It becomes difficult to put into words what exactly Serpent Column does musically because there is such a wild depth explored within that a casual description cannot suffice a sort of music that cannot be taken in casually. This is music intended with great focus and with a pair of great headphones. The mind-bending performances and experiential, meticulously detailed relentlessness of Deathspell Omega have always been at the heart of what Theophonos does with his guitar work but, as I’ve stated before, there is an jazz fusion/avant-garde metal stroke therein a la early Kayo Dot (the artist himself referenced ‘Choirs of the Eye’ in the past). I’d additionally pointed towards Krallice for the sort of inhumanly practiced and tight guitar performances, though I believe Serpent Column scales better on repeat listens in terms of impact and resonance thanks to not relying on unpredictability to hold interest. Today I’d go as far as saying one could listen to Botch‘s ‘American Nervoso‘ only to find some tighter semblance of certain techniques in songs like “Amphiclasm” on ‘Mirror in Darkness’ only with a much deeper sense of tempo, variation and well, everything. I’d likely said the same of ‘Synarchy of Molten Bones’ when it’d come out but this is perhaps more accurate in hindsight.
The only thing I believe I can guarantee after having spent roughly a month frequently listening to and analyzing this record is that it will undoubtedly leave the concerted listener entertained to the point of exhaustion and perhaps entirely mystified by the enormous scope of its righteously detailed contents. The ‘epic’ feeling of past Serpent Column efforts remains in tact but it now breathes as one part of an increasingly wild set of dynamics, that there is yet more room to expand upon the artists oeuvre is perhaps the main reasoning as to why I consider this one of the more exciting ‘black metal’ aligned artists around today. An independent mindset is admittedly another factor in this admiration and I was glad to see this ‘bedroom’ project transition to Mystískaos after the concerning cessation of Fallen Empire late last year. I wasn’t entirely ensured that the project would continue on with a full-length beyond ‘Invicta’ but that’d probably been a lack of attention to detail on my part; Some of the joy of discovery here lies in the surprise of getting so much of an album, such a big album, and really I’d probably spent a full week awestruck by what Theophonos had done in the short amount of time between releases. No doubt a certain skill level paired with an increasingly intuitive songwriting process yields such grand results but the release is experiential and not crafted into typical song structures, so it shouldn’t be immediately memorable for hooks so much as changes, big hits, colorful techniques, and energetic bursts.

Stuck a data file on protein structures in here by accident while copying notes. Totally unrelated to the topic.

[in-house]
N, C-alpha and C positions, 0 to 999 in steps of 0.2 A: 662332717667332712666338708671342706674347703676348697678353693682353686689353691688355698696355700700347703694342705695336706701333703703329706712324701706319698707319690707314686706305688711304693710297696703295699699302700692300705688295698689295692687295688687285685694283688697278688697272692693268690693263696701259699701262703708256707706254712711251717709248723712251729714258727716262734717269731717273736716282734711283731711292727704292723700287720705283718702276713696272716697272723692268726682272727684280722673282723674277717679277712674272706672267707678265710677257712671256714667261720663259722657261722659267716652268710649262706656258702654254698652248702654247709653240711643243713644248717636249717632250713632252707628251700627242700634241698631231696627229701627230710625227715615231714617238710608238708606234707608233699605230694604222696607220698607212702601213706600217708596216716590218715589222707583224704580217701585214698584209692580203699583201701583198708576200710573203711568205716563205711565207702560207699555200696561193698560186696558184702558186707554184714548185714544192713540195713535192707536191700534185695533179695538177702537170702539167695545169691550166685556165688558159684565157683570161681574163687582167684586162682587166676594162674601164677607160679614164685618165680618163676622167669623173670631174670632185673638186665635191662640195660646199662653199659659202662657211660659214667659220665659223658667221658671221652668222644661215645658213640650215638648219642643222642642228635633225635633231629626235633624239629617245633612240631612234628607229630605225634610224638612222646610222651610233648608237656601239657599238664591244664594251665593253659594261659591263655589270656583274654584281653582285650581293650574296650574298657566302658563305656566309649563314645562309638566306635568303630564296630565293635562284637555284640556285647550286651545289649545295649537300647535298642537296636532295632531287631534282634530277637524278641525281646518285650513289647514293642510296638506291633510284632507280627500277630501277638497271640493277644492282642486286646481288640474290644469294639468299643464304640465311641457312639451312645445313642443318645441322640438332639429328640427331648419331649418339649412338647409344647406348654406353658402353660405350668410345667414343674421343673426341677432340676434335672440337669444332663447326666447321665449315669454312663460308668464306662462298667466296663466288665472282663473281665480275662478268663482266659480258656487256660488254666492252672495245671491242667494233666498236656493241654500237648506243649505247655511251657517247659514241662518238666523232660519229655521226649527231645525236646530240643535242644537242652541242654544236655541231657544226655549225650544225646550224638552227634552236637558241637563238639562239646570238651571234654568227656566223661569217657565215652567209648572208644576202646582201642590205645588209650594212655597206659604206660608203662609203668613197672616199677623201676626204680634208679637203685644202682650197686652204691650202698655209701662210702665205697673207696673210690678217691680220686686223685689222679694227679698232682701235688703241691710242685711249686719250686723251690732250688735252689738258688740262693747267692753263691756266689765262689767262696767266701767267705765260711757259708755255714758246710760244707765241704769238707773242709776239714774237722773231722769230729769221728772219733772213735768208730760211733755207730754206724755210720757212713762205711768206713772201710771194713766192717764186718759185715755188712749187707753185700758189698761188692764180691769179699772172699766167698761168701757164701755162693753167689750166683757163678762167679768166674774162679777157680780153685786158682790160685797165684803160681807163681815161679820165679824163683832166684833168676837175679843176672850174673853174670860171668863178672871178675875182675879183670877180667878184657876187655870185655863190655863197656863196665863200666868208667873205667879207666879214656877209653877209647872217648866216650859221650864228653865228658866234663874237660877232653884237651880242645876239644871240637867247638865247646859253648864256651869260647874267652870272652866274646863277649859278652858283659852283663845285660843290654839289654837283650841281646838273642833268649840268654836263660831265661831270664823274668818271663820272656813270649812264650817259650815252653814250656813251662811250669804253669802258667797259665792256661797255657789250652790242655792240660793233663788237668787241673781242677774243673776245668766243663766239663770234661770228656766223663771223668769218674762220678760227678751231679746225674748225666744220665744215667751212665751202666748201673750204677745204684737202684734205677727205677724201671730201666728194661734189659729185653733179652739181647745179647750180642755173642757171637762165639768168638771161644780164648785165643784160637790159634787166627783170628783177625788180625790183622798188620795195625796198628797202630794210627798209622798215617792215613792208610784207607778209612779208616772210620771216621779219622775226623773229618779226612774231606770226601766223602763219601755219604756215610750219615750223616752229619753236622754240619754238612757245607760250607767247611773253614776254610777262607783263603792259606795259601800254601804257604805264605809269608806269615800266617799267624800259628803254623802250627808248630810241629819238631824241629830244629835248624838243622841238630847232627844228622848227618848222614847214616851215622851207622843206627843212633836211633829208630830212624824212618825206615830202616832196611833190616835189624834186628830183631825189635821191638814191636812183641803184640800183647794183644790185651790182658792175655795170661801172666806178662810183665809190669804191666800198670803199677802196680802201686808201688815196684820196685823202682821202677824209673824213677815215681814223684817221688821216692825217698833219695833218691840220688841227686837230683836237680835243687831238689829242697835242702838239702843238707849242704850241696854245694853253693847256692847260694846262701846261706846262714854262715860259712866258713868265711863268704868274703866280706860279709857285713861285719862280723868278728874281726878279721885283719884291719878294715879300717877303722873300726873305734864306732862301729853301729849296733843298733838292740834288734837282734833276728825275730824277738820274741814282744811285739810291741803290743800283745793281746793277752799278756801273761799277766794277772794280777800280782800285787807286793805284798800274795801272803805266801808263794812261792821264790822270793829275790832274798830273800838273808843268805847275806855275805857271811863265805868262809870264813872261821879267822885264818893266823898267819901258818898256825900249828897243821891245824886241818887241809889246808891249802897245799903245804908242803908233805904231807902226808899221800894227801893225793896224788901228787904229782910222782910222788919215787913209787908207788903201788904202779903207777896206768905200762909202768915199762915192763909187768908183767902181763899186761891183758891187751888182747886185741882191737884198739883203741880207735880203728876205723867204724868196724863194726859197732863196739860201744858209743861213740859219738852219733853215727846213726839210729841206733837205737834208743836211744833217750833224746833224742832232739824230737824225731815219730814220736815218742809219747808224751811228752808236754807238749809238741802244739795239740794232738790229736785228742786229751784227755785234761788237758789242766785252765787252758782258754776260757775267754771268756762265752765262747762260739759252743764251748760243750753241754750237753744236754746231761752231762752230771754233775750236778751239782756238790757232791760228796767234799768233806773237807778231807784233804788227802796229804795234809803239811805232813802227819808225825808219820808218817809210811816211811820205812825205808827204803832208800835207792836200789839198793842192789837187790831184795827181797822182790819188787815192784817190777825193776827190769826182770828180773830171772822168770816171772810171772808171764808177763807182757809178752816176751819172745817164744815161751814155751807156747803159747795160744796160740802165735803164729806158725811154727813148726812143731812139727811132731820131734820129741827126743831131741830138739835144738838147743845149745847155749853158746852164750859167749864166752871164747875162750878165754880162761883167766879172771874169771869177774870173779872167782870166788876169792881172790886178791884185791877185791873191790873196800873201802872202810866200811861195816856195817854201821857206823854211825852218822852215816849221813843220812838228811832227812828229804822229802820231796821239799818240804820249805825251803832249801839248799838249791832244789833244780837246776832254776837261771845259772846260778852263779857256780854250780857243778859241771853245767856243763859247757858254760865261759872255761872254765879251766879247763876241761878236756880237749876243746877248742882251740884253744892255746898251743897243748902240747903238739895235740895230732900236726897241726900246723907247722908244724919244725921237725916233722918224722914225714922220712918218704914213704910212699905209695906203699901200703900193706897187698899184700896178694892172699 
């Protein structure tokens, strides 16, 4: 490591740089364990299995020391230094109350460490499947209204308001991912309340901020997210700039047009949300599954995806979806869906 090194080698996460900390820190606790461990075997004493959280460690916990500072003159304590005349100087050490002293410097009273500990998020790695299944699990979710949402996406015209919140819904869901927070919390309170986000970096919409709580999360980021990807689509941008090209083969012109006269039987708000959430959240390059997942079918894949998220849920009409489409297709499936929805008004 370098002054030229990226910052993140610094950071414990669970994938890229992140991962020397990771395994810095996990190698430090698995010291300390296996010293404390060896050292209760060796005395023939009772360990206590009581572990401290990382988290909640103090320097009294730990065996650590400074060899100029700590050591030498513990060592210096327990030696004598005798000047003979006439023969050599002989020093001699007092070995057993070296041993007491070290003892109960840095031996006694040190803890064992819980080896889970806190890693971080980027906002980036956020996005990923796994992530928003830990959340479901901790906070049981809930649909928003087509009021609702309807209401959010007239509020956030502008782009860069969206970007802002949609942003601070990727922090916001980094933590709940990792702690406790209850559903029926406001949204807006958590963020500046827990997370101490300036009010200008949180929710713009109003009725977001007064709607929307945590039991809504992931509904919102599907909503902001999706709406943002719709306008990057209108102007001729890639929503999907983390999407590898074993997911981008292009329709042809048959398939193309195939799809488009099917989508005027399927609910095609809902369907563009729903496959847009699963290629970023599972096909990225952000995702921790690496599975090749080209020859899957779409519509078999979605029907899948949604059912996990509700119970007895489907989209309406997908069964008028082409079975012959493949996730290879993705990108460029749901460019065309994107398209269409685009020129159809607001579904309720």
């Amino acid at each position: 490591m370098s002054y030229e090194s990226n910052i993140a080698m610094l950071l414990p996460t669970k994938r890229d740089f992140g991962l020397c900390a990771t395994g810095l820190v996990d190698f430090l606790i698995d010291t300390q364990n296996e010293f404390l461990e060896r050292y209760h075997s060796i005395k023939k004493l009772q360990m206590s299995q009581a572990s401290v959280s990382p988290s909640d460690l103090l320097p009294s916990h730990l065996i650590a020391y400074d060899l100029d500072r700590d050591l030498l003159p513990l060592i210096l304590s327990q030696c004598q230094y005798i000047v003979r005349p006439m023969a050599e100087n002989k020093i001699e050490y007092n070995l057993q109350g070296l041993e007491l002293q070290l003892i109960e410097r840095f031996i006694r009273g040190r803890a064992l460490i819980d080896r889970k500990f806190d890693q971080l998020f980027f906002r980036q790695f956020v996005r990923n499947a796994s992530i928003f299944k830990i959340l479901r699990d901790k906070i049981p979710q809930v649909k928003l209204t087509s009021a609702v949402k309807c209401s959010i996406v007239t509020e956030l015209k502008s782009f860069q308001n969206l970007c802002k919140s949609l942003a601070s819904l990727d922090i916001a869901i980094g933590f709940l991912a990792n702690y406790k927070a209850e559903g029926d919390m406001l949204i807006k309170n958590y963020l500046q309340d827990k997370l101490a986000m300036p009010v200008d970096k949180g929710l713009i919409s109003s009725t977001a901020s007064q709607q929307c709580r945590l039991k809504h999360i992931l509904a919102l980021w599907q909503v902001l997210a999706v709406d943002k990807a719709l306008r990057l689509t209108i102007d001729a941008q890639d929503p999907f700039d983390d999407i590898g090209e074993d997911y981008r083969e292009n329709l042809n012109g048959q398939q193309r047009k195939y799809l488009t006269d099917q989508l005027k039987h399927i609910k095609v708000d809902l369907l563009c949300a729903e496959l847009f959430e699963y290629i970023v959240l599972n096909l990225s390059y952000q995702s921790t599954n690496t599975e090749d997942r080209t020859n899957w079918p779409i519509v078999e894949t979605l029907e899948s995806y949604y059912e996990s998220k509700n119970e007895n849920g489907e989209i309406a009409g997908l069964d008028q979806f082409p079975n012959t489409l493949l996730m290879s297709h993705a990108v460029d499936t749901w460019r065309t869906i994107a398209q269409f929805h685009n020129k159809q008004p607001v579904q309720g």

This time around I’d say the full listen is necessary for immersion but many of the songs do become their own insular experiences that just happen to flow together beautifully and compliment one another within an often hauntingly melodic narrative. There are few projects out today that create with such an ear for detail and with such free-roaming movements defining the experience so, I continue to consider Serpent Column among the finer avant-black/progressive (however you see it) black metal bands out today. ‘Mirror in Darkness’ doesn’t ultimately feel entirely bleak and hopeless, in fact the sense I get is that for all of the turmoil and fury of the full listen it is a release of pressure, a rush of blood back to sustenance, rather than a pure curse upon all existence. Very high recommendation. For preview purposes I’d say the music video (a collaboration with H.V. Lyngdal) for “Amphiclasm” might be the cart before the horse in terms of built intensity but it is a fantastic introduction all the same, otherwise the beginning (“Promise of the Polis”) is exactly the right place to start. For my own taste “Warlords of the World to Come” is probably the moment that tipped the scales far beyond favor.
Far apart in the wash of the waves. 4.75/5.0